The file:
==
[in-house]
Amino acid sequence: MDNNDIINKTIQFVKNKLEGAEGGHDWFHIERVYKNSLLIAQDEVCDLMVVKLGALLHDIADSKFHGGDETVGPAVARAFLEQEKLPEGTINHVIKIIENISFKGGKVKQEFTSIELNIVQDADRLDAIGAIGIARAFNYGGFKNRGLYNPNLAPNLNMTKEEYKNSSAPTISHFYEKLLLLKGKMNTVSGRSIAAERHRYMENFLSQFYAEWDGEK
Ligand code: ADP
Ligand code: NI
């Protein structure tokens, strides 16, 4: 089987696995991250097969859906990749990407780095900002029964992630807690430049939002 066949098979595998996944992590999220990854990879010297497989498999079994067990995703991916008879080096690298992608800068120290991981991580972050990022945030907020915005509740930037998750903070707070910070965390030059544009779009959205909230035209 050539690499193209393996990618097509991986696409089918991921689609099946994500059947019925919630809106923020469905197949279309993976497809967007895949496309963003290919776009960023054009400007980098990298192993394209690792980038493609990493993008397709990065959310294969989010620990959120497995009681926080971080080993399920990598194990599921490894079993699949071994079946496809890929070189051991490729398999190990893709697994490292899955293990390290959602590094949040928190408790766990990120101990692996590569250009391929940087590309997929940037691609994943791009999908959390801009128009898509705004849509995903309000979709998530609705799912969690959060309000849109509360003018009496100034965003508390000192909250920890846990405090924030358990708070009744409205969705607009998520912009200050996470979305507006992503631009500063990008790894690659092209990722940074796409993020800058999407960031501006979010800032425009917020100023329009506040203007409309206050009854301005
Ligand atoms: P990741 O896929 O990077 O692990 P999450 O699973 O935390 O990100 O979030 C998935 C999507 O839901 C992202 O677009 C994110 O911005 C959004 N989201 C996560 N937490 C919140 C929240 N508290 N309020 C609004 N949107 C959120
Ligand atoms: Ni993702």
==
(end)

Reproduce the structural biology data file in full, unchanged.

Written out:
[in-house]
Amino acid sequence: MDNNDIINKTIQFVKNKLEGAEGGHDWFHIERVYKNSLLIAQDEVCDLMVVKLGALLHDIADSKFHGGDETVGPAVARAFLEQEKLPEGTINHVIKIIENISFKGGKVKQEFTSIELNIVQDADRLDAIGAIGIARAFNYGGFKNRGLYNPNLAPNLNMTKEEYKNSSAPTISHFYEKLLLLKGKMNTVSGRSIAAERHRYMENFLSQFYAEWDGEK
Ligand code: ADP
Ligand code: NI
């Protein structure tokens, strides 16, 4: 089987696995991250097969859906990749990407780095900002029964992630807690430049939002 066949098979595998996944992590999220990854990879010297497989498999079994067990995703991916008879080096690298992608800068120290991981991580972050990022945030907020915005509740930037998750903070707070910070965390030059544009779009959205909230035209 050539690499193209393996990618097509991986696409089918991921689609099946994500059947019925919630809106923020469905197949279309993976497809967007895949496309963003290919776009960023054009400007980098990298192993394209690792980038493609990493993008397709990065959310294969989010620990959120497995009681926080971080080993399920990598194990599921490894079993699949071994079946496809890929070189051991490729398999190990893709697994490292899955293990390290959602590094949040928190408790766990990120101990692996590569250009391929940087590309997929940037691609994943791009999908959390801009128009898509705004849509995903309000979709998530609705799912969690959060309000849109509360003018009496100034965003508390000192909250920890846990405090924030358990708070009744409205969705607009998520912009200050996470979305507006992503631009500063990008790894690659092209990722940074796409993020800058999407960031501006979010800032425009917020100023329009506040203007409309206050009854301005
Ligand atoms: P990741 O896929 O990077 O692990 P999450 O699973 O935390 O990100 O979030 C998935 C999507 O839901 C992202 O677009 C994110 O911005 C959004 N989201 C996560 N937490 C919140 C929240 N508290 N309020 C609004 N949107 C959120
Ligand atoms: Ni993702």